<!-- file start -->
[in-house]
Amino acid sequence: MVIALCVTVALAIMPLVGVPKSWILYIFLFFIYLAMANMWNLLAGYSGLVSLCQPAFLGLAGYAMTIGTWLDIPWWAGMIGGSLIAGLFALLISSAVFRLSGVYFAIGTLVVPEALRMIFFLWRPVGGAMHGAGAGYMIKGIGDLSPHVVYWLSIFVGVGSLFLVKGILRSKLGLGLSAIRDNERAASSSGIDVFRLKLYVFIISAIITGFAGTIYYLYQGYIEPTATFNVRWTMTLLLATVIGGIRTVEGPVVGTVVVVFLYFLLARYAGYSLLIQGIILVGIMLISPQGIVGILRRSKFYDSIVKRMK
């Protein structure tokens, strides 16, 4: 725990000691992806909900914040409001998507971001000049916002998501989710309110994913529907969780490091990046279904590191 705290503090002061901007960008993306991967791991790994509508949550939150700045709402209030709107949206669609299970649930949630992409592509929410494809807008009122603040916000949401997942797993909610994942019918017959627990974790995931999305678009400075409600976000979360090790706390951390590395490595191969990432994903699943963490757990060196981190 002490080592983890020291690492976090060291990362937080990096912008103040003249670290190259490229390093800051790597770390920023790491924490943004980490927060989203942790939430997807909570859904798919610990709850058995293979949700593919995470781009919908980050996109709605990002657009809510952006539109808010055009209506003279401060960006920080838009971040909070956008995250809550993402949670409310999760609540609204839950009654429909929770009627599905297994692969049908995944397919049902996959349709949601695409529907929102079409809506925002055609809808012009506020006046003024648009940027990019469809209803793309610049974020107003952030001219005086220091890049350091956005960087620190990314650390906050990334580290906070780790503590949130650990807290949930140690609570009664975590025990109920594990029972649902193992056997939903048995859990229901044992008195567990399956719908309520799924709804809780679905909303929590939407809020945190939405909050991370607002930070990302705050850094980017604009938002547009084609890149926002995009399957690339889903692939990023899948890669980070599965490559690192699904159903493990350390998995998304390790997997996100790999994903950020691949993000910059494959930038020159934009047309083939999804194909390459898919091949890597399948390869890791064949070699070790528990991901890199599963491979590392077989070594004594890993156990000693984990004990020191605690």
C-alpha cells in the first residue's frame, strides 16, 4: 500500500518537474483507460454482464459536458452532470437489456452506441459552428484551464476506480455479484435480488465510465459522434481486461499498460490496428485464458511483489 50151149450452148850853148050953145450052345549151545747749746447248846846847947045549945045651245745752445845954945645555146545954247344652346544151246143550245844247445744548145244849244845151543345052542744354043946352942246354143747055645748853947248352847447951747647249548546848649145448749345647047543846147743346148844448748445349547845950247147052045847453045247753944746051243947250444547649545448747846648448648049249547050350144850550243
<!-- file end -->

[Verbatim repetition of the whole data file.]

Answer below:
[in-house]
Amino acid sequence: MVIALCVTVALAIMPLVGVPKSWILYIFLFFIYLAMANMWNLLAGYSGLVSLCQPAFLGLAGYAMTIGTWLDIPWWAGMIGGSLIAGLFALLISSAVFRLSGVYFAIGTLVVPEALRMIFFLWRPVGGAMHGAGAGYMIKGIGDLSPHVVYWLSIFVGVGSLFLVKGILRSKLGLGLSAIRDNERAASSSGIDVFRLKLYVFIISAIITGFAGTIYYLYQGYIEPTATFNVRWTMTLLLATVIGGIRTVEGPVVGTVVVVFLYFLLARYAGYSLLIQGIILVGIMLISPQGIVGILRRSKFYDSIVKRMK
């Protein structure tokens, strides 16, 4: 725990000691992806909900914040409001998507971001000049916002998501989710309110994913529907969780490091990046279904590191 705290503090002061901007960008993306991967791991790994509508949550939150700045709402209030709107949206669609299970649930949630992409592509929410494809807008009122603040916000949401997942797993909610994942019918017959627990974790995931999305678009400075409600976000979360090790706390951390590395490595191969990432994903699943963490757990060196981190 002490080592983890020291690492976090060291990362937080990096912008103040003249670290190259490229390093800051790597770390920023790491924490943004980490927060989203942790939430997807909570859904798919610990709850058995293979949700593919995470781009919908980050996109709605990002657009809510952006539109808010055009209506003279401060960006920080838009971040909070956008995250809550993402949670409310999760609540609204839950009654429909929770009627599905297994692969049908995944397919049902996959349709949601695409529907929102079409809506925002055609809808012009506020006046003024648009940027990019469809209803793309610049974020107003952030001219005086220091890049350091956005960087620190990314650390906050990334580290906070780790503590949130650990807290949930140690609570009664975590025990109920594990029972649902193992056997939903048995859990229901044992008195567990399956719908309520799924709804809780679905909303929590939407809020945190939405909050991370607002930070990302705050850094980017604009938002547009084609890149926002995009399957690339889903692939990023899948890669980070599965490559690192699904159903493990350390998995998304390790997997996100790999994903950020691949993000910059494959930038020159934009047309083939999804194909390459898919091949890597399948390869890791064949070699070790528990991901890199599963491979590392077989070594004594890993156990000693984990004990020191605690």
C-alpha cells in the first residue's frame, strides 16, 4: 500500500518537474483507460454482464459536458452532470437489456452506441459552428484551464476506480455479484435480488465510465459522434481486461499498460490496428485464458511483489 50151149450452148850853148050953145450052345549151545747749746447248846846847947045549945045651245745752445845954945645555146545954247344652346544151246143550245844247445744548145244849244845151543345052542744354043946352942246354143747055645748853947248352847447951747647249548546848649145448749345647047543846147743346148844448748445349547845950247147052045847453045247753944746051243947250444547649545448747846648448648049249547050350144850550243